CV

Currently I am based at the Department of Political Science at the University of Vienna (Austria), where I work as a lecturer. The Department of Political Science is active in all major fields of political science. The departmental research focus is on the transformation of governance, statehood and democracy in different policy areas, geographical regions and political spaces. The department is the largest political science teaching institution in Austria with a highly diverse student body.

I am also a Part Time Assistant Professor at the Migration Policy Centre (before Research Fellow). This centre is part of the Robert Schumann Centre for Advanced Studies at the European University Institute based in Florence, Italy. The Robert Schuman Centre for Advanced Studies (RSC) focuses on inter-disciplinary, comparative and policy research on the major issues affecting European societies. The Migration Policy Centre (MPC)  conducts advanced research on the governance of international migration, asylum and mobility. It aims to provide new ideas, rigorous evidence and critical thinking to inform major European and global policy debates. The MPC has made me the migration scholar I am today: passionate and engaged in leading migration debates.

From 2014-2015 I was a Research Fellow at the Department of Politics and International Relations at University of Sheffield (UK), one one of the top-ranked departments for the study of politics worldwide. The Department has been ranked in the top three of every one of the UK’s national research assessments since 2001. My time in Sheffield has turned me into a woke observer of British politics, and has provided me with invaluable teaching and research experience in a UK Russell Group University.

From 2013-2014 I held a Fellowship (grant based) at the School for Advanced International Studies (SAIS, Johns Hopkins University) in Washington D.C. (U.S.A), a world leading institution for international relations. Having worked and lived in the United States my work on the EU benefits from a comparative, transatlantic understanding of governance dynamics in the Global North.

I hold a Ph.D. (2013) in Social and Political Sciences from the European University Institute. The European University Institute (EUI) is an international centre for doctorate and post-doctorate studies and research, which hosts scholars from over 60 countries. The EUI has taught me how to do rigorous research, to connect to leading international debates, and enabled me to exchange with academics and peers from all over the globe.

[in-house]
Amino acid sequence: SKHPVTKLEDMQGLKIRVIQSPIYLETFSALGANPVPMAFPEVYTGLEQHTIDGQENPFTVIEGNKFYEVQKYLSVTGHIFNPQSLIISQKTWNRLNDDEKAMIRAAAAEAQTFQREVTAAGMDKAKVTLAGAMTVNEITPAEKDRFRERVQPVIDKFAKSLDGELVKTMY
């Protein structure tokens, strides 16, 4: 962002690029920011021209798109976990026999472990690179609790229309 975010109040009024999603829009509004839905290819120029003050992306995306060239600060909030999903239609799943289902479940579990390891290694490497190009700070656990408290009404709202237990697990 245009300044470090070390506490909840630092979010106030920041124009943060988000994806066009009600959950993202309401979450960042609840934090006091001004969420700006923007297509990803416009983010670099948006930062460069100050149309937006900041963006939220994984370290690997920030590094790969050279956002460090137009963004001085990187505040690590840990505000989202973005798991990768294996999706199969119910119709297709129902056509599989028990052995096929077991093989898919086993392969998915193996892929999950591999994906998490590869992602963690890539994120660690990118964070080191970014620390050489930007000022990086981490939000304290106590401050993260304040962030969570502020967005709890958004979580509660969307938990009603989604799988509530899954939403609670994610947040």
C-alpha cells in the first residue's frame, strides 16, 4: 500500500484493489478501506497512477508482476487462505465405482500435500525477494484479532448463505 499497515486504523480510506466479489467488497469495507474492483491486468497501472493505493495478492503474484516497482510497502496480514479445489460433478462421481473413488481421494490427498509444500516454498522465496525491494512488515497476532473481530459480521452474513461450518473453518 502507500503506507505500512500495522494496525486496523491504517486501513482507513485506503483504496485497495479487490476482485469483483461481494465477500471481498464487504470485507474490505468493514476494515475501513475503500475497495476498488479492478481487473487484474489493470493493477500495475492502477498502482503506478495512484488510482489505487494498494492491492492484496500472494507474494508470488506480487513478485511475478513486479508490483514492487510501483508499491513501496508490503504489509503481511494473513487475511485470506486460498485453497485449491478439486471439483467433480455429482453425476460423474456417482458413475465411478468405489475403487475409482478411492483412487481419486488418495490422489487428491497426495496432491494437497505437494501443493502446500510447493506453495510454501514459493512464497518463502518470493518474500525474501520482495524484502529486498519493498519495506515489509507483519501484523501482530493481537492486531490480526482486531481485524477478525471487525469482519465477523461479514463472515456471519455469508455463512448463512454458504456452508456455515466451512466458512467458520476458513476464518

During my Ph.D. studies I held a visiting position at the School of Social Policy Social Work and Social Justice at the University College Dublin (Ireland), which provided me a deep knowledge about socio-political dynamics in Ireland, and allowed me to write a Ph.D. thesis from a comparative perspective, looking at Austria and Ireland.

Prior to that I was a visiting researcher at the CNRS (Paris, France), which in the framework of a research project on conflicts and regulations about Muslim female veiling, enabled me to connect to French-speaking academic debates on multiculturalism, religion and politics.

During my undergraduate studies at the University of Vienna (major: politics, minor: history), I went one semester to study at the ELTE university in Budapest, where I could deepen my knowledge of Hungarian politics and history, and -as all classes took place in Hungarian- I also had the opportunity to work on my Hungarian, which back in the day I mastered to speak fluently.

Today I regularly speak, write in, and listen to English and German (native). I also speak and understand Italian, and French, and understand Hungarian.

I am happy about every opportunity to learn and grow. I did academic trainings in documentary filmmaking (University College London, 2015), social network analysis (University of Manchester, 2014), and I have a academic certificate in tourism management (Vienna University of Economics and Business Administration, 2002).